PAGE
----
Nechtan’s childhood included education at court by monks from the highest monasteries of the day. He was fluent in all northern British dialects and learned Gaelic on visits to Iona, which he maintained through contact with a Columban familia of monks who attended his brother Bridei’s court. An enclave persisted from the time Anglian Abercorn mission returned south of what became the permanent border. In spite of Abercorn’s closure, good relations were maintained with the Anglian church through contact with Northumbrian Jarrow. This was a clever device allowing the Pictish court to be fully informed on church doctrine via both outlets: Iona created a ‘celtic’ connection with the Irish church; Northumberland provided a direct line to Rome.
Within five years of his accession, Nechtan decided to ask his powerful Northumbrian neighbours – descendants of those who fought and lost in 685 – for advice on how to go about building stone churches throughout his kingdom, along the lines of those already spreading in Anglia, ‘in the manner of Rome’.
He was aware of the strategic nature of his request. As a powerful ally, not only would his wish be fulfilled, but by spiritually kneeling before Rome, he was joining a European alliance of other wealthy and powerful nations.
Bede’s superior, Abbot Ceolfrith of the Jarrow monastery, responded volubly, subsequently sending architects to Nechtan to assist in his nationwide reform. They helped build the first Peterkirks, revolutionary buildings in stone named, like the citadel in Rome, after the first apostle of the Roman Christian mission. They served to create another schism with Iona, whose missions were rustic, country constructions of earth and rubble.
These stone structures were to become the first network of Peterkirks throughout Pictland, many of which survive at least in name: from St Peter’s at Restenneth in Forfarshire through the Mearns (Meigle, Tealing); over the Mounth (dividing mountain range between present Kincardine and Aberdeenshire) into Mar and Buchan, foundations to Peter were placed at Glenbuchat, Peterculter, Aberdeen (Spittal), Fyvie, Peterugie (Peterhead), Deer, Rathven-in-Enzie (now Buckie), Bellie, Essil-Dipple, Duffus, Drumdelgie and Inveravon.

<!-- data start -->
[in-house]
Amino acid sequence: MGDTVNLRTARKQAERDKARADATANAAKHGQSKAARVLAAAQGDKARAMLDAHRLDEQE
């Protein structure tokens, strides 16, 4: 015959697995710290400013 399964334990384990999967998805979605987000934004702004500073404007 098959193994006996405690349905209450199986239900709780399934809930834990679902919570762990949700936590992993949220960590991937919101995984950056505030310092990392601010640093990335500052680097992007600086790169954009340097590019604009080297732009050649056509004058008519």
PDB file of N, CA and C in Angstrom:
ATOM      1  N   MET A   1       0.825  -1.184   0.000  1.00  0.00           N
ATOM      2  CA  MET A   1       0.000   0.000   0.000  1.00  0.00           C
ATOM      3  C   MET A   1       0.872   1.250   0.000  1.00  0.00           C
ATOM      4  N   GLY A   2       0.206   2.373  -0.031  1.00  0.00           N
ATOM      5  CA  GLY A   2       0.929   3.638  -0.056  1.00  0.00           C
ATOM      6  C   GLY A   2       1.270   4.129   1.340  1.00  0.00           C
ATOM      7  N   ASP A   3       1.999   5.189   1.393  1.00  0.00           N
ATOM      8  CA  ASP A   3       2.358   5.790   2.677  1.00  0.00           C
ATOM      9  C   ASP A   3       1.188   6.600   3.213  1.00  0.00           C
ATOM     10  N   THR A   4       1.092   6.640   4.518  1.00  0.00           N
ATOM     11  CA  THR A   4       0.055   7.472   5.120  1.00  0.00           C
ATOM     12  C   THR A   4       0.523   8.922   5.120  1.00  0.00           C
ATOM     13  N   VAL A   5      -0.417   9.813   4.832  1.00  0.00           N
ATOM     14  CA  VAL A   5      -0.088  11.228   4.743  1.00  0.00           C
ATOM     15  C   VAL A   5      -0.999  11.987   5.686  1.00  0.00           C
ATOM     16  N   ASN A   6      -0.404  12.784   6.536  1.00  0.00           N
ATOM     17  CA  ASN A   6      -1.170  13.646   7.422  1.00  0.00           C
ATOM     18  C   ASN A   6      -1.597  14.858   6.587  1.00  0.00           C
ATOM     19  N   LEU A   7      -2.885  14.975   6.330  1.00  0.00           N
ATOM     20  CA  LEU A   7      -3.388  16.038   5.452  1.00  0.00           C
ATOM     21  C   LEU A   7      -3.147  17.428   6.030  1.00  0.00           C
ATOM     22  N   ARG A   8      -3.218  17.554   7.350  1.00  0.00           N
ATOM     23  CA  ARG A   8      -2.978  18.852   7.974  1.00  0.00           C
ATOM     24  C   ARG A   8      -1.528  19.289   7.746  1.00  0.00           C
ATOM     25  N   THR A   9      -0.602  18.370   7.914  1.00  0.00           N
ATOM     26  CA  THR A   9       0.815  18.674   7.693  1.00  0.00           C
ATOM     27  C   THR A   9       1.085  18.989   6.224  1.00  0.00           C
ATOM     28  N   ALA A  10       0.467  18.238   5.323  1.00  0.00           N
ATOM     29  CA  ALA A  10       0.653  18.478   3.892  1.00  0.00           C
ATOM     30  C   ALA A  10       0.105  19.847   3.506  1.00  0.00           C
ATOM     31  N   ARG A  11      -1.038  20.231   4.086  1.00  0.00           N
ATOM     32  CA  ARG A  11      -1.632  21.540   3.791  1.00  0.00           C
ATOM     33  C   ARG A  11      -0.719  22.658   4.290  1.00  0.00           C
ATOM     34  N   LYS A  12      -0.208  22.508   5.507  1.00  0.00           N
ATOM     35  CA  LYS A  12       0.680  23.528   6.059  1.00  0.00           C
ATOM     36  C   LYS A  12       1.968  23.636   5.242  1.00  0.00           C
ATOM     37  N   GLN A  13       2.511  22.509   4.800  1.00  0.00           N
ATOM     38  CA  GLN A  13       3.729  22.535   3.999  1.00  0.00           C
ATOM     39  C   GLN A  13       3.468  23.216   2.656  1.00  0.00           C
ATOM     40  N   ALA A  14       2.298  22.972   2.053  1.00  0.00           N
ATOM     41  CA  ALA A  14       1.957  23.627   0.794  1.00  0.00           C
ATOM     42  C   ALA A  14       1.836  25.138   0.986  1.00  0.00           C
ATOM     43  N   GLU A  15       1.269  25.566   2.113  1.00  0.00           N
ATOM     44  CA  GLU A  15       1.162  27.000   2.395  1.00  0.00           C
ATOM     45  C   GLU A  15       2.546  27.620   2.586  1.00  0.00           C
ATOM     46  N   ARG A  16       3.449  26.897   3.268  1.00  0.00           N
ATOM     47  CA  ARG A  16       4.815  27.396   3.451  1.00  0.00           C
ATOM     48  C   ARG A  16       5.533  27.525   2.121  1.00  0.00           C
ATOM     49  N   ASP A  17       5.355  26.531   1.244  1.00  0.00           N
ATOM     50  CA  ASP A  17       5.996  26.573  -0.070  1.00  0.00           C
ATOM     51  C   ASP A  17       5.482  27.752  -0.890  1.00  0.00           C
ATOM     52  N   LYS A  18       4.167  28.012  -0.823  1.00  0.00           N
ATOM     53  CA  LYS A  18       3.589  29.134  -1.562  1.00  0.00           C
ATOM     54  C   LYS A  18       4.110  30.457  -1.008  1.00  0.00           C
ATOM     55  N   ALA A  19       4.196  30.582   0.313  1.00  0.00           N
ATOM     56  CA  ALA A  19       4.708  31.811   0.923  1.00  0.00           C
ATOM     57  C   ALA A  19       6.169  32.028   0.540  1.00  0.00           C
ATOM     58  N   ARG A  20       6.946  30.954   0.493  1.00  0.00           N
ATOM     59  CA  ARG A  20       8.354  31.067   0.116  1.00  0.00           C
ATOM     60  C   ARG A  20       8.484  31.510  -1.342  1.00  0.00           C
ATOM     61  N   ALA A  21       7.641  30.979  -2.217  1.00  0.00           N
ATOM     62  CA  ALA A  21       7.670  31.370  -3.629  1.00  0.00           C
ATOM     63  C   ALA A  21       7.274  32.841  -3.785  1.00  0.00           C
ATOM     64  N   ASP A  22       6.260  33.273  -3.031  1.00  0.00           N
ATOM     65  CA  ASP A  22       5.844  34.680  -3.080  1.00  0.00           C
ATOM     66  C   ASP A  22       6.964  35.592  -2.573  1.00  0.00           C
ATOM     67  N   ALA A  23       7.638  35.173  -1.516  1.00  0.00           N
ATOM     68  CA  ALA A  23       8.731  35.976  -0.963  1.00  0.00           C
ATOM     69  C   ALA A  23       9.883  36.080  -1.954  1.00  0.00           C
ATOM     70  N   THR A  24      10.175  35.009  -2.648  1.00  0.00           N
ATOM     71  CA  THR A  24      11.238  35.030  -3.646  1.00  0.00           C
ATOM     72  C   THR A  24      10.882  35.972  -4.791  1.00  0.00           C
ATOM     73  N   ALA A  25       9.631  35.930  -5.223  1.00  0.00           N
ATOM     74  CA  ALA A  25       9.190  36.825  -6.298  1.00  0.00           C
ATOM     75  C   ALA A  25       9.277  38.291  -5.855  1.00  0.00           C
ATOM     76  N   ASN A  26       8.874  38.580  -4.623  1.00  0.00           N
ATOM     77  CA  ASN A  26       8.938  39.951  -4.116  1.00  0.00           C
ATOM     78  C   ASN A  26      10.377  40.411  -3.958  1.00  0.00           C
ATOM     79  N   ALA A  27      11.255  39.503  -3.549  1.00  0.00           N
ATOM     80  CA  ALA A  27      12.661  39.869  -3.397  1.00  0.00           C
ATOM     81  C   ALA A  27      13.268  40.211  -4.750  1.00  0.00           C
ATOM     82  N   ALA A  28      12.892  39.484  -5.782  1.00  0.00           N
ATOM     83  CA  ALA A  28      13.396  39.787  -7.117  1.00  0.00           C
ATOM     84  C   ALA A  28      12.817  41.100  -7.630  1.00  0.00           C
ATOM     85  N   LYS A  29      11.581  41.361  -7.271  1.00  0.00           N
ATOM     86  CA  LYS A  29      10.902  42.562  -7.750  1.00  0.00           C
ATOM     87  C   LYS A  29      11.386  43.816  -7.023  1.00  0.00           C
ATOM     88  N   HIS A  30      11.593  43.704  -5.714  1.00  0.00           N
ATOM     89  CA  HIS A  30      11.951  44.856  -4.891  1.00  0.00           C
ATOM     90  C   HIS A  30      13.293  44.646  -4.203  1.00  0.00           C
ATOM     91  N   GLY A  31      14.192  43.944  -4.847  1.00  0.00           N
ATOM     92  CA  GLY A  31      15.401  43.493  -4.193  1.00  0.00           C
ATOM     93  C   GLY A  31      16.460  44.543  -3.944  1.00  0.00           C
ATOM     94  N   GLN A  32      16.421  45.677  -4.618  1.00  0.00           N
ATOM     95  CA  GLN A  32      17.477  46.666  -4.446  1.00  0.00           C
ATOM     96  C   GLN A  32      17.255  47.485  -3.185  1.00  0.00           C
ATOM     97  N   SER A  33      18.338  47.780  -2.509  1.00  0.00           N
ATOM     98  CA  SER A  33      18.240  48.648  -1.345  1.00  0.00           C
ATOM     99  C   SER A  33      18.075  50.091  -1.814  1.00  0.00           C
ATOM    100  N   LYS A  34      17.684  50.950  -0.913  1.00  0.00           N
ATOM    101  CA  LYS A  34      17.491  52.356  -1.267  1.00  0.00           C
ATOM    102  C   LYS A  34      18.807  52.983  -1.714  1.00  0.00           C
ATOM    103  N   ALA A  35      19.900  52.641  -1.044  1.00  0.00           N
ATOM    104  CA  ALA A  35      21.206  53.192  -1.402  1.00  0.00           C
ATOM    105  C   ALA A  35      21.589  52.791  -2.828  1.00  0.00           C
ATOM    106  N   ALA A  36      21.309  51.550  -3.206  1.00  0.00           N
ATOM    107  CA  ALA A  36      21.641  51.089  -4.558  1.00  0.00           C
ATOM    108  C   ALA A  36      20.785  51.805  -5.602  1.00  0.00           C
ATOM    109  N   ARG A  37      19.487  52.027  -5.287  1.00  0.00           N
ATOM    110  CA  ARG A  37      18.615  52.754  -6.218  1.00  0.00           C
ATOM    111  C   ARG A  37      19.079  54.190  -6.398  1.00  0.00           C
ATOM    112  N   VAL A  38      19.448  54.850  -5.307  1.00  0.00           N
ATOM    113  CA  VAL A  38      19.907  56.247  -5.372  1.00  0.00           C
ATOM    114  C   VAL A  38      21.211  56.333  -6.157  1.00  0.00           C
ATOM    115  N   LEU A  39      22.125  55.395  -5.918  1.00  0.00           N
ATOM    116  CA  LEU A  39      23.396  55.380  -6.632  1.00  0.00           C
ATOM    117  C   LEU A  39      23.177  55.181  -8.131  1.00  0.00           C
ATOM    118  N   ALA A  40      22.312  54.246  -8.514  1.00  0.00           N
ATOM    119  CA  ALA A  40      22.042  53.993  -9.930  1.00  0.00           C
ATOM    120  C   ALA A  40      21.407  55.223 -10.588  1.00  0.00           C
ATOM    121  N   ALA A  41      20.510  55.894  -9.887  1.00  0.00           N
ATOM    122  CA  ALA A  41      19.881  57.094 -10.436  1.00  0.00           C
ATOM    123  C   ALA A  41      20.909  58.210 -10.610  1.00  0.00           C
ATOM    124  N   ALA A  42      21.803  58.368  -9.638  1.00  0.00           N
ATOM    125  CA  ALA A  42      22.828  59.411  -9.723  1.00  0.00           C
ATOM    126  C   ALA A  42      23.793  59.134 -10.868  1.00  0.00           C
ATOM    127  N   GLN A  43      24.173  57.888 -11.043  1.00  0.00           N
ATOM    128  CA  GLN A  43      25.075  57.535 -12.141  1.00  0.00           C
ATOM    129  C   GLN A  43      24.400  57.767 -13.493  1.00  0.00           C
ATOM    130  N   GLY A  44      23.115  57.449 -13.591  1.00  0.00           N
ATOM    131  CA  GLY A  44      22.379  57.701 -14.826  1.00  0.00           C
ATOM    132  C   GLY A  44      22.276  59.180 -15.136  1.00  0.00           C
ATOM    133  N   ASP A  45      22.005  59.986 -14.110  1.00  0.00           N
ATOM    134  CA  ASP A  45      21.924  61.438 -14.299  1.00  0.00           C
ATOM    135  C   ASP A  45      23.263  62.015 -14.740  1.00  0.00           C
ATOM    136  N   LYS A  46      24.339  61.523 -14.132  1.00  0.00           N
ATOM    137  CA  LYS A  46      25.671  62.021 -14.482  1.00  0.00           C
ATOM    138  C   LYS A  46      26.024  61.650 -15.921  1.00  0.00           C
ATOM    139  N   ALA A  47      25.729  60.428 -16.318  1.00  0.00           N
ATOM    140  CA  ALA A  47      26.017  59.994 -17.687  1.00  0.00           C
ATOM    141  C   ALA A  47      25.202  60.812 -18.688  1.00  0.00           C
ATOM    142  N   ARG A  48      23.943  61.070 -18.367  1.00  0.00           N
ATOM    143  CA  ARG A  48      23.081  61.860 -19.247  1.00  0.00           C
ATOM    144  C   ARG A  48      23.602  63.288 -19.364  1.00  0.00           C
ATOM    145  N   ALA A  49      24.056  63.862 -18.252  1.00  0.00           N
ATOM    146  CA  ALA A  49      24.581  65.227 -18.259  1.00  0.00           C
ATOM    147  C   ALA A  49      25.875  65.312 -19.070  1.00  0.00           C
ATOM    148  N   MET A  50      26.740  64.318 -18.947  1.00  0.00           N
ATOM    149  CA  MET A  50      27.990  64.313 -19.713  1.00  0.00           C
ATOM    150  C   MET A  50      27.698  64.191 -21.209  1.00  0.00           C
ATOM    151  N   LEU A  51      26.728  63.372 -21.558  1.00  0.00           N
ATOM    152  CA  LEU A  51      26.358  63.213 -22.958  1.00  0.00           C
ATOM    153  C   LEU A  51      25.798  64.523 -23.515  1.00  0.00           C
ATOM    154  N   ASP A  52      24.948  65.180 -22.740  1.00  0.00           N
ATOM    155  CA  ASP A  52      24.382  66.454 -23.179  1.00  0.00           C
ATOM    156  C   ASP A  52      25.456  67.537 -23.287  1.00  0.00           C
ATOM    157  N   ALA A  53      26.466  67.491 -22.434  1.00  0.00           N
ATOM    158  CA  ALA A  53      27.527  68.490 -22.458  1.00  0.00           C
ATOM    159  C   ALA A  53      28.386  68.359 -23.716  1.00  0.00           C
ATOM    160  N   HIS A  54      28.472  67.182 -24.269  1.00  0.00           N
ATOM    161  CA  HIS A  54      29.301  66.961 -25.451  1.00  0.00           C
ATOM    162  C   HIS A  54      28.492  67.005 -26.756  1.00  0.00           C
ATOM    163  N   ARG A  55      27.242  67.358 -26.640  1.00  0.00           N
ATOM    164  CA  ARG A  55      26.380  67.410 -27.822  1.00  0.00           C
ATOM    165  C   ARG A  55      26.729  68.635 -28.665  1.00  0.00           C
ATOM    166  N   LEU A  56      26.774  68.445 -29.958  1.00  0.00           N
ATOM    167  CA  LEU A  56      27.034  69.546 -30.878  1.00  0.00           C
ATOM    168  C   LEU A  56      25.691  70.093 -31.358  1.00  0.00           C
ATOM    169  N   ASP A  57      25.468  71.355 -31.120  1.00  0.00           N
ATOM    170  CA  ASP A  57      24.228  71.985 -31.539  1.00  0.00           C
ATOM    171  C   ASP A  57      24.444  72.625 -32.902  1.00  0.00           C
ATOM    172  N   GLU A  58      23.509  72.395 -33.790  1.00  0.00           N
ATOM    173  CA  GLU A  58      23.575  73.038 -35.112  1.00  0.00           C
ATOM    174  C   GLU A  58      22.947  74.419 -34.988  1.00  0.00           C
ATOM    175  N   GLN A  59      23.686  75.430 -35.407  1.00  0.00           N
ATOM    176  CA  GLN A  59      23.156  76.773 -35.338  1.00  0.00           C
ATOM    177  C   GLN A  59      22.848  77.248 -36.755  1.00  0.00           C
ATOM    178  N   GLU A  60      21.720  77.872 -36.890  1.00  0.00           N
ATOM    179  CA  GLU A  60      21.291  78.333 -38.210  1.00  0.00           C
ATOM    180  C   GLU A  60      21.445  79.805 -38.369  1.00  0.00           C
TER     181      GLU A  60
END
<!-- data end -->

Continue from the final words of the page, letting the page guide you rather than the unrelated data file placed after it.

Because they were made of stone, in contrast with earlier turf cells, they were in the later vernacular called ‘fite kirks’ (white, as in gleaming stone) and two of these survive – albeit altered – at Tyrie in Buchan and Rayne in the Garioch.
Along with his request for physical assistance, Nechtan asked for guidance in the correct calculation and maintenance of Easter tables. This question had been a matter of stigma among northern kings since the religious controversy at the 664 Synod (gathering) in Whitby (present Yorkshire) nearly 50 years before. Columban Iona maintained calculations by an antiquated calendar, a lumbering process which sometimes had east and west celebrating on wildly differing dates; Anglian Northumbria was more modern, calculating according to tables approved by popes in Rome.
Essentially papal calendars were never going to celebrate alongside the Jews: Easter had to be after spring equinox, but separate from Passover. Easter for the Picts was obviously a festival which was going to catch on, accustomed as they were to sacred seasonal celebrations. A wave of new religion spread like wildfire through a nation only recently converted in pockets by wandering monks.
The North did not have to wait long for Iona. It ‘converted’ officially in 716. By then Nechtan was already in full progress: Roman tables were in use, stone churches were being built nationwide in the name of Peter; Pictish monks now wore the ‘Roman’ tonsure; all the Pictish king had left to do was to thank his southern neighbours politely for assistance and, equally politely, ask the Columban monks at court to leave.